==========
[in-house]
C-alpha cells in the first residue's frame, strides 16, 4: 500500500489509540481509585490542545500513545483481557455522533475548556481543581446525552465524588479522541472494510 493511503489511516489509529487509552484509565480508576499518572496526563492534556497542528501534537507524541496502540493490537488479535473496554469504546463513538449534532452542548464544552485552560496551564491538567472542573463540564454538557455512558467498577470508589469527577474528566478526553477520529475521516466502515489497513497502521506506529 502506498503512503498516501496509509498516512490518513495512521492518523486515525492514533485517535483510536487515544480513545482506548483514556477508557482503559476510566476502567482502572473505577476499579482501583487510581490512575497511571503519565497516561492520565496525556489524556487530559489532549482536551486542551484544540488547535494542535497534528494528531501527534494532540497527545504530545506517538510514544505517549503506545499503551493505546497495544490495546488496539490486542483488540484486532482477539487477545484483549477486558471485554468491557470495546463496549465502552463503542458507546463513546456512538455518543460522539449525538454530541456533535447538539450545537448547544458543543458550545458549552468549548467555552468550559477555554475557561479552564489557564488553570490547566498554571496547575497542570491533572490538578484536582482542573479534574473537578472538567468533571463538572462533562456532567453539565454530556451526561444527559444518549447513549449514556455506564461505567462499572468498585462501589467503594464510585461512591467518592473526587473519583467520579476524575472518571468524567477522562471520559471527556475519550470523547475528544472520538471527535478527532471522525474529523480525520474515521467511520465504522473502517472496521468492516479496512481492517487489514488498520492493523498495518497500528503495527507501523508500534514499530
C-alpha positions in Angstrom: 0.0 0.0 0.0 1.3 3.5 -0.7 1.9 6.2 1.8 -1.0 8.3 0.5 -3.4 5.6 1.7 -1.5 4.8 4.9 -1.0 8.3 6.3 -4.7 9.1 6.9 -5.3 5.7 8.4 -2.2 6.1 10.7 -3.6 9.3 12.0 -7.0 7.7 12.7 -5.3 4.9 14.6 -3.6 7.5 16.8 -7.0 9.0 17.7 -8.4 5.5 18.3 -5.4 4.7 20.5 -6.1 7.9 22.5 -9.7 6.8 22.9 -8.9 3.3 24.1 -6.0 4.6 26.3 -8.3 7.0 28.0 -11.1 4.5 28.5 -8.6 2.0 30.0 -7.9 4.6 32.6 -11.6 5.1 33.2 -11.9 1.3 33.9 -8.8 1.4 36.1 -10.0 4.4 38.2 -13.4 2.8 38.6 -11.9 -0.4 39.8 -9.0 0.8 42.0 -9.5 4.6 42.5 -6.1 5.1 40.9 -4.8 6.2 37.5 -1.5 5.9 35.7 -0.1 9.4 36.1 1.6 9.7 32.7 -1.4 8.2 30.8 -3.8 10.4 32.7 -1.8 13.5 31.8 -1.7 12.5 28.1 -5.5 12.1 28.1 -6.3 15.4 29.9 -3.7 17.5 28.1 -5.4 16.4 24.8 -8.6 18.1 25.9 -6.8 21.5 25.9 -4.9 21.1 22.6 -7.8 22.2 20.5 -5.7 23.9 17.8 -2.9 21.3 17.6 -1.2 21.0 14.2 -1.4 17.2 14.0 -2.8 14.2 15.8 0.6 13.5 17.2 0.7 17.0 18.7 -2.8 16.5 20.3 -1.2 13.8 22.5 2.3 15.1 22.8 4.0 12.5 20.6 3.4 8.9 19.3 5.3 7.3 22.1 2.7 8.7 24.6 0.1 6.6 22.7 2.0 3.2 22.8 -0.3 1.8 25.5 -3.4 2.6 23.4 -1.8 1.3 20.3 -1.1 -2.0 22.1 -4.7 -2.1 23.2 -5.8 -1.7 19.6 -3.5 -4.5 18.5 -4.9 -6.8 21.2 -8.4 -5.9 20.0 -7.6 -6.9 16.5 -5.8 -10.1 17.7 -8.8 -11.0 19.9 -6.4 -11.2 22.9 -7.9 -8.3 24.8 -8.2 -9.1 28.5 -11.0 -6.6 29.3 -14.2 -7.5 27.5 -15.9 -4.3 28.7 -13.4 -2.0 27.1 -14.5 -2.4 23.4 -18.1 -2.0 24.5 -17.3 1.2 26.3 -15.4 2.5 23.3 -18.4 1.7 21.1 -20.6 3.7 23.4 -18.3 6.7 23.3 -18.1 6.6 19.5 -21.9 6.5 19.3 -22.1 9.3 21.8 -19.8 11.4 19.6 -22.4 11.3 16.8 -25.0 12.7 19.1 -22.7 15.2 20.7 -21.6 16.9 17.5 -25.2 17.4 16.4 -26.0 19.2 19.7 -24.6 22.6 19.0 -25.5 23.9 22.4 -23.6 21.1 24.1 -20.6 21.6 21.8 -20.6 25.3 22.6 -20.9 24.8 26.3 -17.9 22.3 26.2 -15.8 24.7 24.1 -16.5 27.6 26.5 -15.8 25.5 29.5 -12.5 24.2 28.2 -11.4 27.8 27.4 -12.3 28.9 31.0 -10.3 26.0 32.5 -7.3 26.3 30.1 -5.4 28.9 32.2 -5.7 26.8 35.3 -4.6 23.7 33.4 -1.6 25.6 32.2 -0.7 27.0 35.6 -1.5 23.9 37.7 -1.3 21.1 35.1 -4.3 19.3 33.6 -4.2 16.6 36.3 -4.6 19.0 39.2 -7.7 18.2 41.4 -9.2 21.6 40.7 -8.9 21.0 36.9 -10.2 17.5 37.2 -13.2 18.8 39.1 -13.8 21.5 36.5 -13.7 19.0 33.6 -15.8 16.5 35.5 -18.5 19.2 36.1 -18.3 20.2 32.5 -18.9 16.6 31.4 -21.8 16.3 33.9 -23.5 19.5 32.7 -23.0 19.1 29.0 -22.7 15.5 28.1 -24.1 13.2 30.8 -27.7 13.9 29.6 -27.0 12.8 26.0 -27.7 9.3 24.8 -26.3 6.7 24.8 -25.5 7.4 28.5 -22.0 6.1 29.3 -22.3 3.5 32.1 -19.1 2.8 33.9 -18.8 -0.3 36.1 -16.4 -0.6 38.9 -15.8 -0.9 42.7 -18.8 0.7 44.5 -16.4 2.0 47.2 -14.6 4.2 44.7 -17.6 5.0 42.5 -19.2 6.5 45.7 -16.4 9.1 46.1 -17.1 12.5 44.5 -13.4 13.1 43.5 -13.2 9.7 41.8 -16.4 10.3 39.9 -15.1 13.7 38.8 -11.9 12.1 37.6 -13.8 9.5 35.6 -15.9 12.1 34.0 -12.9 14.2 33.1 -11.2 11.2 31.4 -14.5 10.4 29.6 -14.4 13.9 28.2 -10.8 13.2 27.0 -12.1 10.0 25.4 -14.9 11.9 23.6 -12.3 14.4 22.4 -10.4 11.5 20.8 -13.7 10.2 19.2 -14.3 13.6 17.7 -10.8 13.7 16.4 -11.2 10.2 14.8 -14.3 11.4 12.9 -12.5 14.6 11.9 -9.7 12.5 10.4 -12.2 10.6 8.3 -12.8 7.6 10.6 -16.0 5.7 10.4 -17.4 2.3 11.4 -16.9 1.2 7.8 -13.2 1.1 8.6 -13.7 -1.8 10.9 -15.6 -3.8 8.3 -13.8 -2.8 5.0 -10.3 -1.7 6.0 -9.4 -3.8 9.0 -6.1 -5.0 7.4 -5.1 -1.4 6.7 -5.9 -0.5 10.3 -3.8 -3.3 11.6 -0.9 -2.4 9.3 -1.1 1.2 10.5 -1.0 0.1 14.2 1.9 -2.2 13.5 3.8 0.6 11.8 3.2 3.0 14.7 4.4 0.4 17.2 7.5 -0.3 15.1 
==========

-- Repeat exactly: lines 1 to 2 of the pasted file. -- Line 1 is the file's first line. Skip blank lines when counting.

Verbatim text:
[in-house]
C-alpha cells in the first residue's frame, strides 16, 4: 500500500489509540481509585490542545500513545483481557455522533475548556481543581446525552465524588479522541472494510 493511503489511516489509529487509552484509565480508576499518572496526563492534556497542528501534537507524541496502540493490537488479535473496554469504546463513538449534532452542548464544552485552560496551564491538567472542573463540564454538557455512558467498577470508589469527577474528566478526553477520529475521516466502515489497513497502521506506529 502506498503512503498516501496509509498516512490518513495512521492518523486515525492514533485517535483510536487515544480513545482506548483514556477508557482503559476510566476502567482502572473505577476499579482501583487510581490512575497511571503519565497516561492520565496525556489524556487530559489532549482536551486542551484544540488547535494542535497534528494528531501527534494532540497527545504530545506517538510514544505517549503506545499503551493505546497495544490495546488496539490486542483488540484486532482477539487477545484483549477486558471485554468491557470495546463496549465502552463503542458507546463513546456512538455518543460522539449525538454530541456533535447538539450545537448547544458543543458550545458549552468549548467555552468550559477555554475557561479552564489557564488553570490547566498554571496547575497542570491533572490538578484536582482542573479534574473537578472538567468533571463538572462533562456532567453539565454530556451526561444527559444518549447513549449514556455506564461505567462499572468498585462501589467503594464510585461512591467518592473526587473519583467520579476524575472518571468524567477522562471520559471527556475519550470523547475528544472520538471527535478527532471522525474529523480525520474515521467511520465504522473502517472496521468492516479496512481492517487489514488498520492493523498495518497500528503495527507501523508500534514499530